Chapter 4: The Sutra Is Long, the Night Is Short
Most people die at the age of thirty, and hippies themselves have given the proof; they have all died.
What happened to the hippies? They simply disappeared. By the time they had looked around the world, they saw that everybody is competitive; in this competitive world you cannot survive. Now all the hippies are good managers in great corporations. They are now called with a new name: Yuppies.
I have been searching for a hippie; there are no hippies anymore. It is not that they have all died; they have all shaved their beards, dropped their ideology of being dirty, they have started taking showers. They have got married, they have forgotten all about great love affairs under the moon.
Now they have their own houses, a small garden, a beautiful car, a wife, two or three children, a good job. Now they cannot afford the old lifestyle of being a hippie; they will be thrown out of the office. Now they use ties, shoes. They have mixed with the rotten society that they had condemned before. But in a way, their old statement was right: Don’t believe a man who is over thirty.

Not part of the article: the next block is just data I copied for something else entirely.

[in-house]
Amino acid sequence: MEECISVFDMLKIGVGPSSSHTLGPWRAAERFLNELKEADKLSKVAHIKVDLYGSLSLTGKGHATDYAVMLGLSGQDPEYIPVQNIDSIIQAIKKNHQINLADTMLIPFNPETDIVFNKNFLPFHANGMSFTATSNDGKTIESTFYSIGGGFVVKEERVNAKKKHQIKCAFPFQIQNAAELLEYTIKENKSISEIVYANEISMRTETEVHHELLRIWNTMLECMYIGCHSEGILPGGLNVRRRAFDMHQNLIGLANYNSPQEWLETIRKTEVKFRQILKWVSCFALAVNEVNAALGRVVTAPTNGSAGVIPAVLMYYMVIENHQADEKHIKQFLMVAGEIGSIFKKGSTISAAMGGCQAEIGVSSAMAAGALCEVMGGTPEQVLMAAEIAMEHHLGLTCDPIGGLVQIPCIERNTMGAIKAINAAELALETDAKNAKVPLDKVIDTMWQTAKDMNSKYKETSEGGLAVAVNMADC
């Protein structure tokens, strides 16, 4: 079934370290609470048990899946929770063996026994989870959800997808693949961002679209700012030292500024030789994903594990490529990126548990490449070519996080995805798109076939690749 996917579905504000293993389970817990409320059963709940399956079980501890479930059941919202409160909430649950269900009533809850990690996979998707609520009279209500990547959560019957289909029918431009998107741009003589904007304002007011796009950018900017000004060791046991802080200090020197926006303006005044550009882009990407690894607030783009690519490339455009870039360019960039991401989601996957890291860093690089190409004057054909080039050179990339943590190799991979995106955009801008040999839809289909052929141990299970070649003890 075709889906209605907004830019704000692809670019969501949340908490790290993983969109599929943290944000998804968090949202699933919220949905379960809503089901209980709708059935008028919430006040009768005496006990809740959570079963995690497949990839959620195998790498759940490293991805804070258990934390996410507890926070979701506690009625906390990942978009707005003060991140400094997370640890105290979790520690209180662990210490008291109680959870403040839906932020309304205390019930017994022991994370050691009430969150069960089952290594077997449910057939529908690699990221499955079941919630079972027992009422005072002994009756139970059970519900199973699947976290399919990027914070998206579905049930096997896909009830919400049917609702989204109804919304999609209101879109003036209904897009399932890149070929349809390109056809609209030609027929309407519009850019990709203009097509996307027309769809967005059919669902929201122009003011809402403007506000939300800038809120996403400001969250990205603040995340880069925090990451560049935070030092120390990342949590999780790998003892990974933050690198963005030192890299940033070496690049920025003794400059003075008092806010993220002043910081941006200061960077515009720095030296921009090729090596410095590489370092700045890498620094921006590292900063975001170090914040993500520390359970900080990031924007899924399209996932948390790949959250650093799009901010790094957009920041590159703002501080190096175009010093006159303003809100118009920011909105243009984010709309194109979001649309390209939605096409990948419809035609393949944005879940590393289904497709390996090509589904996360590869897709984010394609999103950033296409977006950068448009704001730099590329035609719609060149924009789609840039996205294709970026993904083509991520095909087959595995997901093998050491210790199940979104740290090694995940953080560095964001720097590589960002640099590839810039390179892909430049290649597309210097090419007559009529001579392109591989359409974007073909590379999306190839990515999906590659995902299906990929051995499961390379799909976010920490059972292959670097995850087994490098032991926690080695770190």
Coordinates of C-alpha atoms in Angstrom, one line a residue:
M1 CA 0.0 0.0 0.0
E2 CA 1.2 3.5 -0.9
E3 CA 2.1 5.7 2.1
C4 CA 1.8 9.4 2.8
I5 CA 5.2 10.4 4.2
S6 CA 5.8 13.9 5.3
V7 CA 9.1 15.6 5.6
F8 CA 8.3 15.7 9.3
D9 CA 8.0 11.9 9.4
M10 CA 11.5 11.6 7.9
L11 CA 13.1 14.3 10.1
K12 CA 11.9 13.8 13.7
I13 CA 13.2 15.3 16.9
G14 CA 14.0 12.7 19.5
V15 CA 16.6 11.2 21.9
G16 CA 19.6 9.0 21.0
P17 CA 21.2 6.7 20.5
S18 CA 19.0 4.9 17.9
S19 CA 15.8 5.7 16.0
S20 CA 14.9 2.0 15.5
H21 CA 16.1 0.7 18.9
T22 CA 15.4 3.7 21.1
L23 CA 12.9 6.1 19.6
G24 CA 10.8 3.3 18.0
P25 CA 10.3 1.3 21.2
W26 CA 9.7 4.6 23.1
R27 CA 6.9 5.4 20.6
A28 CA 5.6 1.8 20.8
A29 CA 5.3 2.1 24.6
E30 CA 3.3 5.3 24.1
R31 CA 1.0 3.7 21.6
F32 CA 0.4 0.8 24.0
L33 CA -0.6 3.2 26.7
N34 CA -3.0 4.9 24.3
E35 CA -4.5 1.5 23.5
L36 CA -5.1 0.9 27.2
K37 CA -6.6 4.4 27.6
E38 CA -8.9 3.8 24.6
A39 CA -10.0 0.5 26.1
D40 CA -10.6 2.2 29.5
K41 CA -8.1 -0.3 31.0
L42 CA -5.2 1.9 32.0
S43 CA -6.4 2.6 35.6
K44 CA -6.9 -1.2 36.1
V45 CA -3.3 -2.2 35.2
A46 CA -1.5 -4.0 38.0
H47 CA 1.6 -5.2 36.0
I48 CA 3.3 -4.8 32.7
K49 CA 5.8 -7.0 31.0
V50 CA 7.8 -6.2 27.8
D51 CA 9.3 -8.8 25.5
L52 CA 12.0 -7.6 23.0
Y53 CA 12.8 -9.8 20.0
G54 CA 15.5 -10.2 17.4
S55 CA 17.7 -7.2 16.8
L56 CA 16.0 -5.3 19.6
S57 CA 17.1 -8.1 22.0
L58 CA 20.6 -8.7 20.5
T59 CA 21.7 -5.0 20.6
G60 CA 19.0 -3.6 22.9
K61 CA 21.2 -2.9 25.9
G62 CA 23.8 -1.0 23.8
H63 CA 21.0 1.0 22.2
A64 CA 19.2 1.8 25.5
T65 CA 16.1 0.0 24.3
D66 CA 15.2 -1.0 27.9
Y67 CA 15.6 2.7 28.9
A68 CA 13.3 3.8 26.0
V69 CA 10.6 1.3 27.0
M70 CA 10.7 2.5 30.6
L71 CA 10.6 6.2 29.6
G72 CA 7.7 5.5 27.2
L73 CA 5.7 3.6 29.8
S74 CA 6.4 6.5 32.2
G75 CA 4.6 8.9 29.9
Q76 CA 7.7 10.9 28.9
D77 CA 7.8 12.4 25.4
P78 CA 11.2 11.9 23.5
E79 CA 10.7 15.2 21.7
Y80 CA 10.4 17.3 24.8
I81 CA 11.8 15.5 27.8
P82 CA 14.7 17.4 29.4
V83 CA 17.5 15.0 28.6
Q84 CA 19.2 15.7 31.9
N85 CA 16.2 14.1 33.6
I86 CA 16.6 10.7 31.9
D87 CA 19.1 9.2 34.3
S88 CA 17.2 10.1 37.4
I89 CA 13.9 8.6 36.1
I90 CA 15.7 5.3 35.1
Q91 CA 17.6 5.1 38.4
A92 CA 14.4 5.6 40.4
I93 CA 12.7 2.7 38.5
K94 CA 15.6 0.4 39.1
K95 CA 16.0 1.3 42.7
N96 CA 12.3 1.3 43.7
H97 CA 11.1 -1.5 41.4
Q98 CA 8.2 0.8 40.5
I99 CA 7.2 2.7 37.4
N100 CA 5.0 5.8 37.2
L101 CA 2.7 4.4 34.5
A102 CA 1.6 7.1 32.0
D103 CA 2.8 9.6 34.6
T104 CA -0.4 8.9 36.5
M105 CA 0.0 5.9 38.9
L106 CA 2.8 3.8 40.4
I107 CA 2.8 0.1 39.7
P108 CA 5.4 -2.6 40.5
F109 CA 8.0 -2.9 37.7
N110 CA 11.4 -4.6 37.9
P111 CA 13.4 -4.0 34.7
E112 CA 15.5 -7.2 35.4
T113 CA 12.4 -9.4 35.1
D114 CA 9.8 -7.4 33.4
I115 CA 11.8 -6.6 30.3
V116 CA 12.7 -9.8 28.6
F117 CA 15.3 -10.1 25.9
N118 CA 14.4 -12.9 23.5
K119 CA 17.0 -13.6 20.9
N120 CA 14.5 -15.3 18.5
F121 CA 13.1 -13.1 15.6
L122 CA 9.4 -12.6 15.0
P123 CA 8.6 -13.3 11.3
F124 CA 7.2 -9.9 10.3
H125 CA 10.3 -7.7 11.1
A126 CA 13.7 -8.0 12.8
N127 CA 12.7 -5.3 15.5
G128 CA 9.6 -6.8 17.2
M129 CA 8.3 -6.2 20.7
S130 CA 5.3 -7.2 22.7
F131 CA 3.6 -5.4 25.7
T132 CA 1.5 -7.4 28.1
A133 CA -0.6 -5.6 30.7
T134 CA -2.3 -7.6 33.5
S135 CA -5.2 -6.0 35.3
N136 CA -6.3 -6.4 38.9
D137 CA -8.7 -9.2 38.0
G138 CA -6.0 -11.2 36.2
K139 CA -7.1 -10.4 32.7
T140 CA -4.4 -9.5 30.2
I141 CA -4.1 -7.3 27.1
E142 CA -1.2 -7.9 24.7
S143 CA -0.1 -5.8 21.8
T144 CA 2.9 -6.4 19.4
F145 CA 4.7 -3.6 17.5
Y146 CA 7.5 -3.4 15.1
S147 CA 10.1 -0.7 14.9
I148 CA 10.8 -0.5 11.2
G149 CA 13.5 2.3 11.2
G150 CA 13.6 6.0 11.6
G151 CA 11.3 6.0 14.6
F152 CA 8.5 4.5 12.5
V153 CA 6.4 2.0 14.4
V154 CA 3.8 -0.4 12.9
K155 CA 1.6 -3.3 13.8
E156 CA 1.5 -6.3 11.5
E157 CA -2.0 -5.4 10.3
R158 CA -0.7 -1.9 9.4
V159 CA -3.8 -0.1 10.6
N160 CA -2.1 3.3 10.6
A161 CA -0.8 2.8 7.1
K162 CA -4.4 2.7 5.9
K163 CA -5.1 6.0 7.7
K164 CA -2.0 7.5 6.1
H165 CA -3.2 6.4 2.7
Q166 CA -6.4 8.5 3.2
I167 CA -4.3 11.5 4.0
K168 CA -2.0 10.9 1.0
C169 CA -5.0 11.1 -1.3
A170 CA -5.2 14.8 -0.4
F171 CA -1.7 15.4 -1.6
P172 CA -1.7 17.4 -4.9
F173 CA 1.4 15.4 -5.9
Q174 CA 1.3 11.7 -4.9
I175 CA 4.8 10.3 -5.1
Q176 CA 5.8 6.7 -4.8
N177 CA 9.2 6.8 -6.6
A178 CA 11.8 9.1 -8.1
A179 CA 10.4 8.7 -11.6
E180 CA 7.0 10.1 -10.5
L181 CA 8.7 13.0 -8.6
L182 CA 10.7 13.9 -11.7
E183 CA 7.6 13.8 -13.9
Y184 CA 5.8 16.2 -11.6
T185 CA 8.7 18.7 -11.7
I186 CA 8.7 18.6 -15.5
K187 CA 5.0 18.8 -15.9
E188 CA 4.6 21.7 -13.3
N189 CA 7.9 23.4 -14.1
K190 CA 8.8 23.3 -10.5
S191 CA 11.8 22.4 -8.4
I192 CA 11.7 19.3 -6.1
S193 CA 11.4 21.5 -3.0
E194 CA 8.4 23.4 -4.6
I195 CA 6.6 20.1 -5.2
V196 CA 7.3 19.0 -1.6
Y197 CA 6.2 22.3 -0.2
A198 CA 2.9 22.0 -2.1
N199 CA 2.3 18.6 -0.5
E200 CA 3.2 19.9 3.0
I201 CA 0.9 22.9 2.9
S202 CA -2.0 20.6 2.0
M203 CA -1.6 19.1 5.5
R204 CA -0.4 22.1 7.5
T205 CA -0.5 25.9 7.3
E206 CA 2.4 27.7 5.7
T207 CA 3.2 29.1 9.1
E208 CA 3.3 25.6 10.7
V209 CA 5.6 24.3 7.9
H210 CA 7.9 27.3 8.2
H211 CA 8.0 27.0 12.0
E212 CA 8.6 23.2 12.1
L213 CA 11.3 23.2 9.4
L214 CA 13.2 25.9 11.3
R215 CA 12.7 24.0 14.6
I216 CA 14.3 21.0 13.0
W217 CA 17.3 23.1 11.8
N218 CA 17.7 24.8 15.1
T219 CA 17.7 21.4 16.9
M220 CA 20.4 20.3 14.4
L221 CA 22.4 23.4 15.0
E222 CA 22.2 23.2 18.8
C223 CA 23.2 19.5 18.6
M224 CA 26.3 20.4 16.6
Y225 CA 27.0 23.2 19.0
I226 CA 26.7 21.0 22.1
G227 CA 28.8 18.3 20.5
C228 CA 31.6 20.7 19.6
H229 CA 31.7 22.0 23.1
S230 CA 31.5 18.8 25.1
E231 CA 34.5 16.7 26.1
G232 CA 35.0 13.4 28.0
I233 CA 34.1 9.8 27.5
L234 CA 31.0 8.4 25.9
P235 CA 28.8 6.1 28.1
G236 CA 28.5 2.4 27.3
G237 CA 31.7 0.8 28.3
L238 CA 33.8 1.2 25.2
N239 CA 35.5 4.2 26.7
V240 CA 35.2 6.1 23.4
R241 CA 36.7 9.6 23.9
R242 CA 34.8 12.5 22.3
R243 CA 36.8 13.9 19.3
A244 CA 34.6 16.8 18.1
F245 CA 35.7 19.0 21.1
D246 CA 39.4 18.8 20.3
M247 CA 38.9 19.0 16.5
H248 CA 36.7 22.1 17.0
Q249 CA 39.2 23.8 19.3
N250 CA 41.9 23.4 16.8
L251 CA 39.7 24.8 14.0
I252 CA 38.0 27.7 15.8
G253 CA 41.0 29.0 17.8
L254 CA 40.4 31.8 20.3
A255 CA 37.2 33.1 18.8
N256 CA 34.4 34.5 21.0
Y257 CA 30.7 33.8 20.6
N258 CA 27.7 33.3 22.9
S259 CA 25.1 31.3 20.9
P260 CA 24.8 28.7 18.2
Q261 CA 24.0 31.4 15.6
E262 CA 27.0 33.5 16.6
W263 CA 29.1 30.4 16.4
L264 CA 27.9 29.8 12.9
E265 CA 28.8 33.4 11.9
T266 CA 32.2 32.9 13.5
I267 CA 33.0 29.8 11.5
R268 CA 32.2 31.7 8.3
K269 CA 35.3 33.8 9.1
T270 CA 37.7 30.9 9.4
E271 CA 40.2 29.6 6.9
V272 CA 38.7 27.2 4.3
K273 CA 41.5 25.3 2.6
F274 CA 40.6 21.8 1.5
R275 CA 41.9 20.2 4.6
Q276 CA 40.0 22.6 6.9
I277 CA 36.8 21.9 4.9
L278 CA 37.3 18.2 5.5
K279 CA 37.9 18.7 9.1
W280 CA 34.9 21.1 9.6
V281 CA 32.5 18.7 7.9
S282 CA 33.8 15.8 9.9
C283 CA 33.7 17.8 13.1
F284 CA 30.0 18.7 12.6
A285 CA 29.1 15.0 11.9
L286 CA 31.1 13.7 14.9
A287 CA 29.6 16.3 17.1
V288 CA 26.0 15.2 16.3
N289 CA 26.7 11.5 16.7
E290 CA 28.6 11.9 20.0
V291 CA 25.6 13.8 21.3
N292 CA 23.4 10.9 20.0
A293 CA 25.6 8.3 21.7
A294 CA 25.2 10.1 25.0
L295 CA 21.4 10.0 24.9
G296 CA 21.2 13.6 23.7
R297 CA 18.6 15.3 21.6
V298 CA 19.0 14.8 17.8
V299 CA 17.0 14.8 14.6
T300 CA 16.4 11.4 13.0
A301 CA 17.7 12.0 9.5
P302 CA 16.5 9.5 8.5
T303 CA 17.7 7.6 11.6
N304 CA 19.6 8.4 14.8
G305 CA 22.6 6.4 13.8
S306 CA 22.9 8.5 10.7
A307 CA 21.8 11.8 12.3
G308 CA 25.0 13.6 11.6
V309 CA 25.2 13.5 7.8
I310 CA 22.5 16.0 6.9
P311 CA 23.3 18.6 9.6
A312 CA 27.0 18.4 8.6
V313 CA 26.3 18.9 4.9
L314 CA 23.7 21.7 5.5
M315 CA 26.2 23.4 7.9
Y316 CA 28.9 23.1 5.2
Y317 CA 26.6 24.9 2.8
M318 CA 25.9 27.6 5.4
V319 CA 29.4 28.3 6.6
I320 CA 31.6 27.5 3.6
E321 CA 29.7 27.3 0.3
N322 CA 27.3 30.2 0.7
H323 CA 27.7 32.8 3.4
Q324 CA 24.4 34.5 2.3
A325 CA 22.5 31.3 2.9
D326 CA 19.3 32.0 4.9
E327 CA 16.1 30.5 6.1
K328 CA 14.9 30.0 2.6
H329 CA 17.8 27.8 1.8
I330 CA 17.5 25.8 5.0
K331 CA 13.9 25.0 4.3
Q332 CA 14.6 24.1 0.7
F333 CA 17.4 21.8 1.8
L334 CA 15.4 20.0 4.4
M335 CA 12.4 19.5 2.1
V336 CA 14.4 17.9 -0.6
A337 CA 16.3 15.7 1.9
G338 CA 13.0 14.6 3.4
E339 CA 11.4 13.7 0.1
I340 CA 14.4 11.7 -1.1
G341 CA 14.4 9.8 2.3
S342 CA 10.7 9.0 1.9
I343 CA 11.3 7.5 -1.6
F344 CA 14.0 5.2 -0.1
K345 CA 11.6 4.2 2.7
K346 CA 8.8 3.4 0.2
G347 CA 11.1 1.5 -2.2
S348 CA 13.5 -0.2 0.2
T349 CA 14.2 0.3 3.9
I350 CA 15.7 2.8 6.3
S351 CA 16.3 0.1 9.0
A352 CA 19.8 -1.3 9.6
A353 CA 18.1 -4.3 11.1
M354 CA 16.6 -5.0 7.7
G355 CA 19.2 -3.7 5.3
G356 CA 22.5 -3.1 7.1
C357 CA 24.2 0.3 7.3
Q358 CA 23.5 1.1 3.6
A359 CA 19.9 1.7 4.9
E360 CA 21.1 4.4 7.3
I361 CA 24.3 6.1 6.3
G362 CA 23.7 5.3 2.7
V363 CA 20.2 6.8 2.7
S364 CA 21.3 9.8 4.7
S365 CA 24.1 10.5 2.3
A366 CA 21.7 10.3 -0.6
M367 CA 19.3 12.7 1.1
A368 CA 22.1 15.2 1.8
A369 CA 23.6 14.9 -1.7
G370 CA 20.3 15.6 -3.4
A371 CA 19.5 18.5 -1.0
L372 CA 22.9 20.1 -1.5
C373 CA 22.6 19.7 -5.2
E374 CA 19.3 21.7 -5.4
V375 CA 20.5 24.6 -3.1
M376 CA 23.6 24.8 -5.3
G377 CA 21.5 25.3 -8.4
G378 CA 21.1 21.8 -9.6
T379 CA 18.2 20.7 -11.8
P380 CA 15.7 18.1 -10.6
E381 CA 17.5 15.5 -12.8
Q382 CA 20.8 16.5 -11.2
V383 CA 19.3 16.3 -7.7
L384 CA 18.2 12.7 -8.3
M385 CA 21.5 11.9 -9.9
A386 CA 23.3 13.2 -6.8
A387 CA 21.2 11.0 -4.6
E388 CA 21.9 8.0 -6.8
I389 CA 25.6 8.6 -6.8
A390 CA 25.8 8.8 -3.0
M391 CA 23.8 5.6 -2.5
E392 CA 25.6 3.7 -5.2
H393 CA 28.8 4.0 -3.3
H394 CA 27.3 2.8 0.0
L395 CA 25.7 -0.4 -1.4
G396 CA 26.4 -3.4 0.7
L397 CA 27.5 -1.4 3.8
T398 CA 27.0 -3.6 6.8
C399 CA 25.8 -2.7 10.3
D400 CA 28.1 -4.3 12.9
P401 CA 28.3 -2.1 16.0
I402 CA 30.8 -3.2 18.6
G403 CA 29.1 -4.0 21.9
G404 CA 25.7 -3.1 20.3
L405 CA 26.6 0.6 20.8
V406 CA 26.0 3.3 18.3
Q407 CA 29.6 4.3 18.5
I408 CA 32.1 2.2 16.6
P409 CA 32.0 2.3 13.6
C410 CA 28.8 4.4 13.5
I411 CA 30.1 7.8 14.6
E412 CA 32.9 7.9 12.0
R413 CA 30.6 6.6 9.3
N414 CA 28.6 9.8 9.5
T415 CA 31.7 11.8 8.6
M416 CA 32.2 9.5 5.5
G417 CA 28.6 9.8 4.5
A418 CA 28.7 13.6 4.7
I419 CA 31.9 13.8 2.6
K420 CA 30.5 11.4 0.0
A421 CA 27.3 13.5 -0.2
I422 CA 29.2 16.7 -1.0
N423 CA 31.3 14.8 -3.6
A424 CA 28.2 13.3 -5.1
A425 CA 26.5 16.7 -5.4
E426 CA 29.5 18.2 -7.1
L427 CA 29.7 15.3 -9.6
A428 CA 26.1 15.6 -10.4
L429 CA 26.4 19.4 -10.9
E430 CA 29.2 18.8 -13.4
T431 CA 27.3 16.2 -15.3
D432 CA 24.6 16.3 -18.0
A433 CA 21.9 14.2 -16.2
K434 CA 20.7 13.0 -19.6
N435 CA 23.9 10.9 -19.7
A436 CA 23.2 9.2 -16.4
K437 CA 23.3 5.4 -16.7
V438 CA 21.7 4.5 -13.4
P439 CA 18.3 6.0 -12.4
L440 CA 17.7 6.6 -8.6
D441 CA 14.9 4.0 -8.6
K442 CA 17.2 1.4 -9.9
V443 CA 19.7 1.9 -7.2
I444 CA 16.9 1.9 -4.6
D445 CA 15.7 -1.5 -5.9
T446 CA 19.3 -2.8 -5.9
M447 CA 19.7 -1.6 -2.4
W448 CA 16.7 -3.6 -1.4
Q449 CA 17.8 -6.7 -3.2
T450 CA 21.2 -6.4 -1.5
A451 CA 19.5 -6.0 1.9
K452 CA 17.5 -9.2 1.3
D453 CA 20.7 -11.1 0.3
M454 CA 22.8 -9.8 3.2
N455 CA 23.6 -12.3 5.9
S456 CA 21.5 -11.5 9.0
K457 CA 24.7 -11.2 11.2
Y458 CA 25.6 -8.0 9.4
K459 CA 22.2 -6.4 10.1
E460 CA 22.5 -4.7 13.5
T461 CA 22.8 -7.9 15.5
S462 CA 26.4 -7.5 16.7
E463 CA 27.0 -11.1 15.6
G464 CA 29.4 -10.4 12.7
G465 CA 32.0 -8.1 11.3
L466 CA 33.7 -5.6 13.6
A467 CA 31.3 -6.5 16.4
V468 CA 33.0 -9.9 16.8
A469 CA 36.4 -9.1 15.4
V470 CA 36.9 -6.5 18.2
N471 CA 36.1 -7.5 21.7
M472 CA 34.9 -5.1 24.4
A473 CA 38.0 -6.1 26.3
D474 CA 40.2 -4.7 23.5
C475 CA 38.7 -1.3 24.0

It is very rare to find a man who remains his whole life like a child, utterly innocent and uncorrupted by the world.
When you come here, when you face me, you are facing a man who belongs to eternity, not to time. And eternity is your home, your eternal home. With me you will learn how to go on growing, how to go on flowing, how to go on with existence without bothering with your mind and its consistencies, without bothering that “This is contradictory to what you said yesterday!” It has to be. If you are a living being, your today is going to contradict all your yesterdays. That means you are fully alive, nothing has gone dead in you.
People die partially; slowly, slowly nothing of life remains in them. Then they become absolutely consistent. But don’t listen to a man who is consistent. He is dead. Beware of it.
Your feeling at home here simply means you have entered into the river which goes on flowing. It is always fresh, it never becomes dirty. It is always singing songs, and its waves go on dancing in the sun, in the moon. But it is always on the go.
It was customary with Gautam Buddha that whenever somebody became enlightened, he was sent away to share his experience with those who were stumbling on the path. Obviously, those disciples who had become enlightened would ask him for his last message so that they can carry it in their heart.
You will be surprised what his last message was to every disciple who was departing. He would call the disciple close, so nobody else could hear - because it was the same message for every one. In the ear of the disciple he would say, “Always remember: charaiveti, charaiveti, go on, go on, never stop. Existence never stops; why should you stop? charaiveti, charaiveti.”